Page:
Northwest gun rights activists looking for a way to get the attention of politicians might follow the lead of Howard Schultz, CEO of the Seattle-based Starbucks Coffee, which last year stood up to anti-gun demagoguery by not barring armed customers from its shops around the country.
This column reported that controversy here, here and here.
Schultz’ suggestion to fellow business leaders to stop contributing to politicians is probably hitting a raw nerve in the political world, where contributions are the life’s blood of campaigns. But it may play a sweet chord among gun owners who reflexively distrust politicians, especially those who have voted for gun control measures.
Schultz also says it is time to overcome fear of the current economic melt-down by getting out and spending more money. That may be easier to say than do, since Schultz has lots of money and – thanks largely to an economy that cannot be blamed on Bush – people who buy a daily cup of java from his shops probably do not.
“I am asking that all of us forego political contributions until the Congress and the President return to Washington and deliver a fiscally disciplined long-term debt and deficit plan to the American people,” Schultz wrote in an e-mail sent to business leaders last week.—Seattle P-I.com
Starbucks made big news early in 2010 when Paul Helmke, then president of the Brady Campaign, ramped up the rhetoric over people who open carry into Starbucks shops. Responding to the Pavlovian stimulation, Washington CeaseFire – based in the same city as Starbucks – began echoing Helmke’s hysteria to the point of picketing a Starbucks stockholders meeting.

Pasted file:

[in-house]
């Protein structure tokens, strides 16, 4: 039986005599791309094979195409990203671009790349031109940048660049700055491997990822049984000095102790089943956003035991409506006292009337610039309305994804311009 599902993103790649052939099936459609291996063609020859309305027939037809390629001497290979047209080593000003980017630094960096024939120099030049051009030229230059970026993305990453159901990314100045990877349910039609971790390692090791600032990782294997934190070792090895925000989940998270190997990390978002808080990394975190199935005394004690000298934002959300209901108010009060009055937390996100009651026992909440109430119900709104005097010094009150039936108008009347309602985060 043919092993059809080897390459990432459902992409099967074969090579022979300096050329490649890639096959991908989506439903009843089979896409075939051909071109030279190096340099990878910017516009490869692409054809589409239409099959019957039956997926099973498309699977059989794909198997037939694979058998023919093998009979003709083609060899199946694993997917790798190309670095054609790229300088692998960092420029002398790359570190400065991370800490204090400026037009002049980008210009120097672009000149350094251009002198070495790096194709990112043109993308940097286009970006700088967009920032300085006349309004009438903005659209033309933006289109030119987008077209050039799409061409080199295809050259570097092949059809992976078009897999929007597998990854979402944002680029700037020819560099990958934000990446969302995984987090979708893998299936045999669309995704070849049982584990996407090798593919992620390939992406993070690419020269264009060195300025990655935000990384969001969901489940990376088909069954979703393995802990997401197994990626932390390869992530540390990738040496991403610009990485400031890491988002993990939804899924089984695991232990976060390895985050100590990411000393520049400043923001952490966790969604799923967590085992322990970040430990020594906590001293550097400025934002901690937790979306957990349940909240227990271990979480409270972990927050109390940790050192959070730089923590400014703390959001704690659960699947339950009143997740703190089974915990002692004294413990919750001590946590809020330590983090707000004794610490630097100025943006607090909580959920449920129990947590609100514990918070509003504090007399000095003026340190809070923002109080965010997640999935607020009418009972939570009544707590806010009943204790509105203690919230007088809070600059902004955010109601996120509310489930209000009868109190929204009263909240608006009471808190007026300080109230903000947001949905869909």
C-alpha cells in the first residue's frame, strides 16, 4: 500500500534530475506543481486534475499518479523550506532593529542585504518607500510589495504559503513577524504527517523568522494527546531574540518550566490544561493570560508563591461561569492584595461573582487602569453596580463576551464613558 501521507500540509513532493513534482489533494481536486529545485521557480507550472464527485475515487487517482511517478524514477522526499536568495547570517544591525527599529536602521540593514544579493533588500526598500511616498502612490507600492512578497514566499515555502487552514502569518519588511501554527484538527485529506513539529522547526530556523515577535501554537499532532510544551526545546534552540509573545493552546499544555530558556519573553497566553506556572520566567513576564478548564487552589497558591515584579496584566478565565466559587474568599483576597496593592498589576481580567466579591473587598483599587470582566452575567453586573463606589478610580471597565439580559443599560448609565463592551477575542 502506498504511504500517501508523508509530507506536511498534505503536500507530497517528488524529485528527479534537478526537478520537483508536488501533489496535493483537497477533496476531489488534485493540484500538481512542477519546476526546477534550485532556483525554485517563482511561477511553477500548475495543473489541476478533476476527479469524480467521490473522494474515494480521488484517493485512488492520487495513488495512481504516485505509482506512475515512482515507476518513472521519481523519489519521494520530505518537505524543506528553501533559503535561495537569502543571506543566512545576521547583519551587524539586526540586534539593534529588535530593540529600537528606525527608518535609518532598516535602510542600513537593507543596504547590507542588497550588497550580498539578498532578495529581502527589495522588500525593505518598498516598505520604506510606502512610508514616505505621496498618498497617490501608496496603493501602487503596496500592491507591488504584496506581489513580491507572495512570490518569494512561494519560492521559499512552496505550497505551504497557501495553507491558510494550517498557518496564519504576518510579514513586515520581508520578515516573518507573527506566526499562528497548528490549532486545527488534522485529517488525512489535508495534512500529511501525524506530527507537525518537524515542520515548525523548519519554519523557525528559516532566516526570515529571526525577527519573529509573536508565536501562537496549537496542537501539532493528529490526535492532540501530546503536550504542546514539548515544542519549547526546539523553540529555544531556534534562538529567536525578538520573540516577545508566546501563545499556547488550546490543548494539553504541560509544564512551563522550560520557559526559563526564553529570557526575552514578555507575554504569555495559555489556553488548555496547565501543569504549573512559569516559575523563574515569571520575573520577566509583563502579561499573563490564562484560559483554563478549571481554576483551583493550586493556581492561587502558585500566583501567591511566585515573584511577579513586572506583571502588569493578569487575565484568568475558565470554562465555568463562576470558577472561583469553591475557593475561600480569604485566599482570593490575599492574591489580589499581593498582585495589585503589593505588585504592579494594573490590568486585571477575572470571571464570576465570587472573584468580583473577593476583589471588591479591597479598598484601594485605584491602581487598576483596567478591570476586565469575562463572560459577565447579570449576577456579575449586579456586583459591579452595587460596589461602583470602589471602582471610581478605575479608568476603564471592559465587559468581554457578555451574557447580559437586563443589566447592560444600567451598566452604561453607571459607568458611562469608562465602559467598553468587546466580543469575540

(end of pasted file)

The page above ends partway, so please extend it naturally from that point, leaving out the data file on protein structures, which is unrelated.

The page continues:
The campaign fell flat on its political face when gun owners, encouraged to find what appeared to be a friend in Seattle’s corporate world, began turning out in numbers at coffee shops all over the landscape. They were, perhaps in a small way, at least partly responsible for the company’s increase in reported earnings. You can bet that had Starbucks’ profits dropped, the Brady Campaign and CeaseFire would be claiming credit.
He also wants companies to override their fear and start spending the cash they’re sitting on. Starbucks had $1.7 billion in July, up from $1.2 billion when its fiscal year ended nine months earlier.—Seattle Times
That Schultz should pick this moment to close his wallet to politicians probably means very little, but for those who read this morning’s on-line Seattle P-I.com, one might understand the frustration of a successful businessman who reads about Seattle’s green jobs boondoggle. The city got millions of dollars to create a couple of thousand jobs to fix up hundreds of homes, and the program, according to the headline, has been “a bust.” That program was the brainchild of an administration that has been none-too-friendly to gun owners.
The firearms community seems more inclined to spend its money on shooting supplies and coffee than some politician who may ultimately vote against their gun rights. It may be time for politicians to reassess their views on gun rights, and how energetically they express those views.
There are people who “support the Second Amendment…but,” and there are people who “support the Second Amendment and the right to hunt,” and then there are people who simply abhor the Second Amendment. Finding the rare politician who “live” the Second Amendment by defending gun rights and refusing to buckle under to social bigotry is occasionally a challenge.
When such a politician is discovered, treat him or her to a cup of coffee.
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